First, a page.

I am continually amazed at how provincial and specialized contemporary graduate education is. By provincial and specialized, I mean that there is usually little interdisciplinary conversation that takes place within the curricula. Unfortunately, Christianity graduate education, which has reasons to overcome disciplinary silos, fails to counter this culture. In fact, although Christian institutions are supposed to undertake interdisciplinary conversations about Christianity and various disciplines as part of their mission, when it comes to their formal graduate curriculum they usually do not.
On what basis do I make this empirical claim? I have mentioned in a previous blog post the theologically-guided discourse analysis I undertook with my graduate students of the 638 graduate programs at the 41 top-ranked Protestant Christian universities in the United States. In that study, we found only a third of Christian graduate components had a class dealing with Christianity and the graduate program’s subject matter.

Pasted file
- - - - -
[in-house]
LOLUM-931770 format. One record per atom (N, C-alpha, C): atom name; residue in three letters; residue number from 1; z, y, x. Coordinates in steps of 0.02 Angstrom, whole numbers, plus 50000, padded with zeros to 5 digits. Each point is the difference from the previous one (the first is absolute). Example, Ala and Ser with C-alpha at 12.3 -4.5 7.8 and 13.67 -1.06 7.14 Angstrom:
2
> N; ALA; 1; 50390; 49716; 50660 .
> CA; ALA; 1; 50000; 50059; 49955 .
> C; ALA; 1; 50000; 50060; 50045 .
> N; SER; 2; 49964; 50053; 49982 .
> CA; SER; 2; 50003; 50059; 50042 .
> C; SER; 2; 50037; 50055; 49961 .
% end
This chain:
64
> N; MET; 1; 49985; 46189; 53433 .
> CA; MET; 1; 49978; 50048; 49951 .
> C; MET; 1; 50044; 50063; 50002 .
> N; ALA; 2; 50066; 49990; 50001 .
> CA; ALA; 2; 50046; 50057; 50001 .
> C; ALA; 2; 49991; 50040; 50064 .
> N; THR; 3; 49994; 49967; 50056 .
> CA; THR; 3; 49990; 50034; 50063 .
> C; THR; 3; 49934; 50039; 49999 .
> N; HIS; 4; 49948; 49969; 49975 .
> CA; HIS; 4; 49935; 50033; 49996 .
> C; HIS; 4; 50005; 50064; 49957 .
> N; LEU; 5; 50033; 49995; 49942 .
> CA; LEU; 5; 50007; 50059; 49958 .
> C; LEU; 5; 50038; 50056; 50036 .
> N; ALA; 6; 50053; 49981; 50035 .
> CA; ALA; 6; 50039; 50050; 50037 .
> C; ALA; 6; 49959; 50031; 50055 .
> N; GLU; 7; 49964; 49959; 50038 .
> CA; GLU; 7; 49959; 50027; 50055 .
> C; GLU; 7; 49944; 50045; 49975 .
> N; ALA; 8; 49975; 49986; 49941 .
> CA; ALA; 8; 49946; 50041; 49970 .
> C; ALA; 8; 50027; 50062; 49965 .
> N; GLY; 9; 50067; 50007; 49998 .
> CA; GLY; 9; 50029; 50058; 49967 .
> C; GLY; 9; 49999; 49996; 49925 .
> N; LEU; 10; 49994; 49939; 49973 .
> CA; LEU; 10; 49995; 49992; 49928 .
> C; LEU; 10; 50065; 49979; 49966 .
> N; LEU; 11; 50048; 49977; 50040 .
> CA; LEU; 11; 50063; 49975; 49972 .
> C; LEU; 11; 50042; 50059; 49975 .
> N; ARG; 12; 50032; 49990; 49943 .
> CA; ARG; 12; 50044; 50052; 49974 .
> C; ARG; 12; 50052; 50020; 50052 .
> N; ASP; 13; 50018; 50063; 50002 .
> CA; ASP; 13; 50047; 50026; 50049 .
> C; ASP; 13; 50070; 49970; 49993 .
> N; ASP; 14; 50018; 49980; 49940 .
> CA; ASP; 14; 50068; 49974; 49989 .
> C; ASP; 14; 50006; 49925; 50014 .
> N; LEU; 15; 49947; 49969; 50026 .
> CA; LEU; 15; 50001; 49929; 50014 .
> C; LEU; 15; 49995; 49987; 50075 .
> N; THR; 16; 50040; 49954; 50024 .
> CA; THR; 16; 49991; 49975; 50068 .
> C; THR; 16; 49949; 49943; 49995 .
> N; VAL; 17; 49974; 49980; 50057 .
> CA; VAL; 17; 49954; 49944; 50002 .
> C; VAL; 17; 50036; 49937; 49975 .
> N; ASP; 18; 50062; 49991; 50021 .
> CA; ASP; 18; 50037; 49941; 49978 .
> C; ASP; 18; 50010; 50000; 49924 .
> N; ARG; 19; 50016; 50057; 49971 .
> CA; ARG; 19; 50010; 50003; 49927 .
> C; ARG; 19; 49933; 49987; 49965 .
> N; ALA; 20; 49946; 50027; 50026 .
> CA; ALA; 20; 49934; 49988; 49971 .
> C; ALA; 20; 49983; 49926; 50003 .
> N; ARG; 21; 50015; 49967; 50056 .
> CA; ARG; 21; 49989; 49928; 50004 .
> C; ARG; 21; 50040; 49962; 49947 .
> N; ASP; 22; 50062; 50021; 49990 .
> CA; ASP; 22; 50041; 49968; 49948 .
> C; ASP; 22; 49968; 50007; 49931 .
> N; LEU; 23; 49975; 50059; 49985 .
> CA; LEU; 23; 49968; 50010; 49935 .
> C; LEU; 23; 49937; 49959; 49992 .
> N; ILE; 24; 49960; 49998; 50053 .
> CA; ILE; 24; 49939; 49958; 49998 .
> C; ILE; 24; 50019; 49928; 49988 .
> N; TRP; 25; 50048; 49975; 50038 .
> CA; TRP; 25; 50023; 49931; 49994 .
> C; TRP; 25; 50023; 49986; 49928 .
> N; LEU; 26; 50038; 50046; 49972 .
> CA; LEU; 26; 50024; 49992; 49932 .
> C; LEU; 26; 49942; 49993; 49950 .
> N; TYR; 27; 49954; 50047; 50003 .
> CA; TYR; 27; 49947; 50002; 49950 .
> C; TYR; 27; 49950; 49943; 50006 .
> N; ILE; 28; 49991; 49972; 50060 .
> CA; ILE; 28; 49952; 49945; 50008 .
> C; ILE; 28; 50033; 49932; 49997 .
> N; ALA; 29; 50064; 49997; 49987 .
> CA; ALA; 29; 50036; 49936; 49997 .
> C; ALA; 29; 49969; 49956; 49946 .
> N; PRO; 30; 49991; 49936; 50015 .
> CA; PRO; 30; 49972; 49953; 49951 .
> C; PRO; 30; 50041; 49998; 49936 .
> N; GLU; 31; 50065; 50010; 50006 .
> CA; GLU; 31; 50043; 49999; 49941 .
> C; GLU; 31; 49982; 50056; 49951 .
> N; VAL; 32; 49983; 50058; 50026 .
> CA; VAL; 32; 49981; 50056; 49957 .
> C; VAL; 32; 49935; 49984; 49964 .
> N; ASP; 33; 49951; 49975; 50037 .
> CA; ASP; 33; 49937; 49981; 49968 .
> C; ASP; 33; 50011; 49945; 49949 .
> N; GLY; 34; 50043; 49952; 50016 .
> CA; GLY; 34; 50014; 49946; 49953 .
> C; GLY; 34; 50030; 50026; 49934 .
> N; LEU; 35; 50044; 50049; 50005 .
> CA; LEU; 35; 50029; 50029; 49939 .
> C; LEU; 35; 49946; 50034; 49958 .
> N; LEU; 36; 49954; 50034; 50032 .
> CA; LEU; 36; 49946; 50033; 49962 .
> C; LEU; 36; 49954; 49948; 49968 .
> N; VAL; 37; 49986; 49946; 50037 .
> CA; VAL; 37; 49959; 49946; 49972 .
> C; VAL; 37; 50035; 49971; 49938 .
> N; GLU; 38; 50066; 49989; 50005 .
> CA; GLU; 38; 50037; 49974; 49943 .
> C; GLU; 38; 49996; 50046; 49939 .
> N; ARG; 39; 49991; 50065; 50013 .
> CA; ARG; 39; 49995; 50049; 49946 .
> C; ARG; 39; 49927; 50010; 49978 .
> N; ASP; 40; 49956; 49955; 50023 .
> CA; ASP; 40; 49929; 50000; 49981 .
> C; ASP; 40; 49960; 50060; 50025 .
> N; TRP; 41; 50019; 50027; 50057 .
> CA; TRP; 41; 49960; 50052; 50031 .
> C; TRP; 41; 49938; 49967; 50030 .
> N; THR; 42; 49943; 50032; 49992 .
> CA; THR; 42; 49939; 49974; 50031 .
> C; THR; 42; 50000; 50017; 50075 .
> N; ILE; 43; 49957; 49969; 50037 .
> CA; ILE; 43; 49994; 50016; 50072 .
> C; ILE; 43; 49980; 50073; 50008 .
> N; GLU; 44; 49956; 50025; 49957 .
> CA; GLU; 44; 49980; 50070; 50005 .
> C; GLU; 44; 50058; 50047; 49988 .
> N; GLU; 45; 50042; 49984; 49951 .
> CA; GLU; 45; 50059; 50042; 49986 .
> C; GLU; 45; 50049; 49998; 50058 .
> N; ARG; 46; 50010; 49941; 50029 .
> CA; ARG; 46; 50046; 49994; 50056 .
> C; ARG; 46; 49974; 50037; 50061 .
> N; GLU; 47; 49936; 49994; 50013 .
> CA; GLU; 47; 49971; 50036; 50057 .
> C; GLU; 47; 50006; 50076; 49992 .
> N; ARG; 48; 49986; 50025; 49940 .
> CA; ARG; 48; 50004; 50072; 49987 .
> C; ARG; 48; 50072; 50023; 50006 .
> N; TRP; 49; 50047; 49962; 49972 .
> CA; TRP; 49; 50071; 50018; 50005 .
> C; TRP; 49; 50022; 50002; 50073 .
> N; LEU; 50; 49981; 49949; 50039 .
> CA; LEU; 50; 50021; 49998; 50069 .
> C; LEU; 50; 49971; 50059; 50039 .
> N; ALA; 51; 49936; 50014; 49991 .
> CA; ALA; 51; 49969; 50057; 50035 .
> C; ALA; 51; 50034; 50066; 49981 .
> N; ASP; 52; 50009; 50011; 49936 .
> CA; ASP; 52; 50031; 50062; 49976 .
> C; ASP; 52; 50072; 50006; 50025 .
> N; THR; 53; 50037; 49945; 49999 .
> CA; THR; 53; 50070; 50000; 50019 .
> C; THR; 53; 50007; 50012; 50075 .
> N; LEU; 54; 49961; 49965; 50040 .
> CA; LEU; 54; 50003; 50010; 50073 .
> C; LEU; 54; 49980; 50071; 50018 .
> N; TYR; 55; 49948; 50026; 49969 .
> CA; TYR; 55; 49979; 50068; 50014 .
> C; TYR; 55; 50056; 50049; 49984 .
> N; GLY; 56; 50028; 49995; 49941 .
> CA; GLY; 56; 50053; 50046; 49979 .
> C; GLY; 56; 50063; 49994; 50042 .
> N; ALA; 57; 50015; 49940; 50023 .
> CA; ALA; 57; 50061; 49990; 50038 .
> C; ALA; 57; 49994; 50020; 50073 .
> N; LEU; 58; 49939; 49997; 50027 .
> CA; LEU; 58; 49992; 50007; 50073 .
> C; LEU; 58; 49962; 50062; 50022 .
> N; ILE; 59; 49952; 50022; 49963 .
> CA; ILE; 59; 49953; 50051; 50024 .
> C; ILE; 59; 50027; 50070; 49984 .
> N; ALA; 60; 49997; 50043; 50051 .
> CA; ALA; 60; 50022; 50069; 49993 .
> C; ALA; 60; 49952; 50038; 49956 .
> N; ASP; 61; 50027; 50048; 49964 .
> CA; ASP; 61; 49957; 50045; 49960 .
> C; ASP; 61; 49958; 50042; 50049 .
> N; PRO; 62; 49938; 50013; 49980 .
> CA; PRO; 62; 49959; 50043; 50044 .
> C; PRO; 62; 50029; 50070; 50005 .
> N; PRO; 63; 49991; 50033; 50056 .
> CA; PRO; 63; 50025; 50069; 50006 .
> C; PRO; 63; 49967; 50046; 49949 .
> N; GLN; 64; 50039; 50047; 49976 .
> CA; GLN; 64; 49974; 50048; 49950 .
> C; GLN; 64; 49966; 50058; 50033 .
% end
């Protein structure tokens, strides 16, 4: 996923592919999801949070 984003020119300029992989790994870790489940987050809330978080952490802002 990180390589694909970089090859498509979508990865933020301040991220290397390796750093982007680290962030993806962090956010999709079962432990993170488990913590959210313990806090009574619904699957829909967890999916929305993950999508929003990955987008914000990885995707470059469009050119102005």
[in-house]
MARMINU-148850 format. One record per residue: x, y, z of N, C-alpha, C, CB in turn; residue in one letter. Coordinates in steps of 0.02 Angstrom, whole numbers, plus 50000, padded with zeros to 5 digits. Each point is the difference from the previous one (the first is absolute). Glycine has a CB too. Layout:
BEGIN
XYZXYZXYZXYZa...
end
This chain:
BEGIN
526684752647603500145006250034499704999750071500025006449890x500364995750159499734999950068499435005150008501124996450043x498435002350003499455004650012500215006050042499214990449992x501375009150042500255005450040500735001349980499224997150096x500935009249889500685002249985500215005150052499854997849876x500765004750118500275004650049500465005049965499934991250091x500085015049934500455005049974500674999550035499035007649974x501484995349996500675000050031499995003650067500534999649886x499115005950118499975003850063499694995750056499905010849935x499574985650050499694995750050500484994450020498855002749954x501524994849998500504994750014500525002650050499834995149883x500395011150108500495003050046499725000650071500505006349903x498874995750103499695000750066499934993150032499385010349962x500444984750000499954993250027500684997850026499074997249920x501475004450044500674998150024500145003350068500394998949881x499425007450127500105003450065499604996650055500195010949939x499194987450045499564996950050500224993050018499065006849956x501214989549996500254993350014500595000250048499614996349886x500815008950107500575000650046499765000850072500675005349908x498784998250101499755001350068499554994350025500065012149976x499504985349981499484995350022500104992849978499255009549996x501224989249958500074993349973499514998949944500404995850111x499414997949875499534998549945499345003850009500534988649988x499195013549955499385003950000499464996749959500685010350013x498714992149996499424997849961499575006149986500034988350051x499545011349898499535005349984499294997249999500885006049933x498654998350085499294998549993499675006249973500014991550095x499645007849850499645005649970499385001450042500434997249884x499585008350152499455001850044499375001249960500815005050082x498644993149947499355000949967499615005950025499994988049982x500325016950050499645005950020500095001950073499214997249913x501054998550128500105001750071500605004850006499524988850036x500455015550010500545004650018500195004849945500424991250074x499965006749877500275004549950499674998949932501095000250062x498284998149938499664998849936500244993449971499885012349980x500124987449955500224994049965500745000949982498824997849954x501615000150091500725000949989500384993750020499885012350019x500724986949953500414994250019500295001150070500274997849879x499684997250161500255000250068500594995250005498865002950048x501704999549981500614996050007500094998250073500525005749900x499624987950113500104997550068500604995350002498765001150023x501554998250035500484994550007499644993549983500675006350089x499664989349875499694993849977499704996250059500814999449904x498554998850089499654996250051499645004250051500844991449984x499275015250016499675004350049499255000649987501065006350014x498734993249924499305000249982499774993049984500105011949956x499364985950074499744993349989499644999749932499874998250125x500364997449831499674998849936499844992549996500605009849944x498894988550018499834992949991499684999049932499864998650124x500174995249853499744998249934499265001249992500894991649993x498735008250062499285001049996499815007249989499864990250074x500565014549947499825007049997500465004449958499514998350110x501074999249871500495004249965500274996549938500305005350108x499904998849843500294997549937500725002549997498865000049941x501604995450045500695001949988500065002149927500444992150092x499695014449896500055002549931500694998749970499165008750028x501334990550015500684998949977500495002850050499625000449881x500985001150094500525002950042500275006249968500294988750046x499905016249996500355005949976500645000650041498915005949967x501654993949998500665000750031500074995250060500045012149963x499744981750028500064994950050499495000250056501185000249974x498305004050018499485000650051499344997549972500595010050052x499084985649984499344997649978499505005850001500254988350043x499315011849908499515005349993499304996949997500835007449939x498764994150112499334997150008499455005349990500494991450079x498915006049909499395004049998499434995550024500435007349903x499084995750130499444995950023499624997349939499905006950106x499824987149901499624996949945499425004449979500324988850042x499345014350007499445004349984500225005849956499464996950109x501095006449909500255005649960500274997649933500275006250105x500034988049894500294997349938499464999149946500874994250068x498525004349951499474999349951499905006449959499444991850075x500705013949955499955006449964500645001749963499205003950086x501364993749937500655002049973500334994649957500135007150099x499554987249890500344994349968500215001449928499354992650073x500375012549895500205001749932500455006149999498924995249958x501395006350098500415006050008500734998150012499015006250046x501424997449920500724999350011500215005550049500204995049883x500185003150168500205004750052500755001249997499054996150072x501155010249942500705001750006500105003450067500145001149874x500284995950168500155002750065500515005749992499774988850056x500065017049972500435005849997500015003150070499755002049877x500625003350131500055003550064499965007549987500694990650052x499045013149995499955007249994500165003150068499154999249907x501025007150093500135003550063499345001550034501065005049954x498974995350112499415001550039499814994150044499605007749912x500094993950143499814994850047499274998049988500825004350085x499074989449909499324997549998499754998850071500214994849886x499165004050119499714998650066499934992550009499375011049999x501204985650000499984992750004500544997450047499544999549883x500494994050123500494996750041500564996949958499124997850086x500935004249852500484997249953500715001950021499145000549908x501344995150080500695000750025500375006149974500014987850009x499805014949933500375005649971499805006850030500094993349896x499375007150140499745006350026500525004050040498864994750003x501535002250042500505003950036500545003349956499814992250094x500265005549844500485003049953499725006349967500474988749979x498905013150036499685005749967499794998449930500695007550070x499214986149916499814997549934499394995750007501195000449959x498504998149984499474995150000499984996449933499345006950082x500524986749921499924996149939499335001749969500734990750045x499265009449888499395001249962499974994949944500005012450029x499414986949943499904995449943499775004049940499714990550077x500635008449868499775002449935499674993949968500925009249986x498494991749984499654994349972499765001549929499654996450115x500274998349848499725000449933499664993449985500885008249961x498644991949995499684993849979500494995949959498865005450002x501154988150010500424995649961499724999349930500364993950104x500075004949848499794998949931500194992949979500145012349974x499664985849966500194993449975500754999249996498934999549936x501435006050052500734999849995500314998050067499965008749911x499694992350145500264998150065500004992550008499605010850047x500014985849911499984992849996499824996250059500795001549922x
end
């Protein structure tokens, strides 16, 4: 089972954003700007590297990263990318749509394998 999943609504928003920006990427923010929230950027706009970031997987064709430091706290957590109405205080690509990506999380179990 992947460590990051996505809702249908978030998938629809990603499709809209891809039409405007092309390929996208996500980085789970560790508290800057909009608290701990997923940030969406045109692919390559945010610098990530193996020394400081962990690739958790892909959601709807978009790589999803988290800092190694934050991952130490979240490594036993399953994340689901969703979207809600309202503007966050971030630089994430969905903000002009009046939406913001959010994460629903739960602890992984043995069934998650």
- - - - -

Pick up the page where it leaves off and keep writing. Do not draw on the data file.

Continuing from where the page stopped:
My own institution certainly brought down the results. We have 119 graduate programs—not counting religion, church music, and seminary-related programs. If the Baylor Board of Regents wants to see how serious Baylor University is about developing Christian graduate education, they should simply consult this short list of graduate courses outside of the religion department and seminary that address Christianity and an academic discipline or subject area.
|Christian Faith and P-12 Educational Leadership
|Christian Faith and Education